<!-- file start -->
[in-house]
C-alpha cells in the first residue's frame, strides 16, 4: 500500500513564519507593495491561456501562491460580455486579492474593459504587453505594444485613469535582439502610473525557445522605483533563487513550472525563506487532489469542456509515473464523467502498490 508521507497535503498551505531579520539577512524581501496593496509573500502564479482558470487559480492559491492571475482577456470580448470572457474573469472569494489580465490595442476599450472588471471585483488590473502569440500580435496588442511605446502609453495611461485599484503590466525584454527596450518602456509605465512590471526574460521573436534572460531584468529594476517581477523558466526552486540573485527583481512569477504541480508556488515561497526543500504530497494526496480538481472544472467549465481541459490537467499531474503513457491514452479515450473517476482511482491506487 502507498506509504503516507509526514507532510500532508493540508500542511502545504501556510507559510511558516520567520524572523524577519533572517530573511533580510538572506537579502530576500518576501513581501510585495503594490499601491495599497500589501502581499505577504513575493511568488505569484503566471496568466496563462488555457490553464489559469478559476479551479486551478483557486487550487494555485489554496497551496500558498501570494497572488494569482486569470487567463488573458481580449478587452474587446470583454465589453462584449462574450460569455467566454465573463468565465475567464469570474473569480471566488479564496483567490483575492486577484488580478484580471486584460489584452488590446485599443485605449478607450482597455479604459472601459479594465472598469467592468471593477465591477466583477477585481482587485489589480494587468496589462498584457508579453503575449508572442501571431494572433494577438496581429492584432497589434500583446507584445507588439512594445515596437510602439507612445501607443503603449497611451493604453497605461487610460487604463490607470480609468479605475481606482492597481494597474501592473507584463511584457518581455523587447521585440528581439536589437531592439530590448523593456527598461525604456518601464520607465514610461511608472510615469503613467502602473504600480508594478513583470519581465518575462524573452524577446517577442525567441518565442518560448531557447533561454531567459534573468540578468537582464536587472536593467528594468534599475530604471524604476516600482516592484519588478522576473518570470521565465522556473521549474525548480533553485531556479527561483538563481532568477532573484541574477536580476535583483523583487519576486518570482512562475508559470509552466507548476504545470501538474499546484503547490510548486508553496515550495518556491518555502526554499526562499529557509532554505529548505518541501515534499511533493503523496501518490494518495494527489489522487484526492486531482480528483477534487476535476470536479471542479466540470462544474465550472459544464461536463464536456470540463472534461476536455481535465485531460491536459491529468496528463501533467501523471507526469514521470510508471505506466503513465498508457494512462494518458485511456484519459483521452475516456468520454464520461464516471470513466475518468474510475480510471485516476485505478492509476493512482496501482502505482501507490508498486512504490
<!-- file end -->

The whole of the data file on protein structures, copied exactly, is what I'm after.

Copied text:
[in-house]
C-alpha cells in the first residue's frame, strides 16, 4: 500500500513564519507593495491561456501562491460580455486579492474593459504587453505594444485613469535582439502610473525557445522605483533563487513550472525563506487532489469542456509515473464523467502498490 508521507497535503498551505531579520539577512524581501496593496509573500502564479482558470487559480492559491492571475482577456470580448470572457474573469472569494489580465490595442476599450472588471471585483488590473502569440500580435496588442511605446502609453495611461485599484503590466525584454527596450518602456509605465512590471526574460521573436534572460531584468529594476517581477523558466526552486540573485527583481512569477504541480508556488515561497526543500504530497494526496480538481472544472467549465481541459490537467499531474503513457491514452479515450473517476482511482491506487 502507498506509504503516507509526514507532510500532508493540508500542511502545504501556510507559510511558516520567520524572523524577519533572517530573511533580510538572506537579502530576500518576501513581501510585495503594490499601491495599497500589501502581499505577504513575493511568488505569484503566471496568466496563462488555457490553464489559469478559476479551479486551478483557486487550487494555485489554496497551496500558498501570494497572488494569482486569470487567463488573458481580449478587452474587446470583454465589453462584449462574450460569455467566454465573463468565465475567464469570474473569480471566488479564496483567490483575492486577484488580478484580471486584460489584452488590446485599443485605449478607450482597455479604459472601459479594465472598469467592468471593477465591477466583477477585481482587485489589480494587468496589462498584457508579453503575449508572442501571431494572433494577438496581429492584432497589434500583446507584445507588439512594445515596437510602439507612445501607443503603449497611451493604453497605461487610460487604463490607470480609468479605475481606482492597481494597474501592473507584463511584457518581455523587447521585440528581439536589437531592439530590448523593456527598461525604456518601464520607465514610461511608472510615469503613467502602473504600480508594478513583470519581465518575462524573452524577446517577442525567441518565442518560448531557447533561454531567459534573468540578468537582464536587472536593467528594468534599475530604471524604476516600482516592484519588478522576473518570470521565465522556473521549474525548480533553485531556479527561483538563481532568477532573484541574477536580476535583483523583487519576486518570482512562475508559470509552466507548476504545470501538474499546484503547490510548486508553496515550495518556491518555502526554499526562499529557509532554505529548505518541501515534499511533493503523496501518490494518495494527489489522487484526492486531482480528483477534487476535476470536479471542479466540470462544474465550472459544464461536463464536456470540463472534461476536455481535465485531460491536459491529468496528463501533467501523471507526469514521470510508471505506466503513465498508457494512462494518458485511456484519459483521452475516456468520454464520461464516471470513466475518468474510475480510471485516476485505478492509476493512482496501482502505482501507490508498486512504490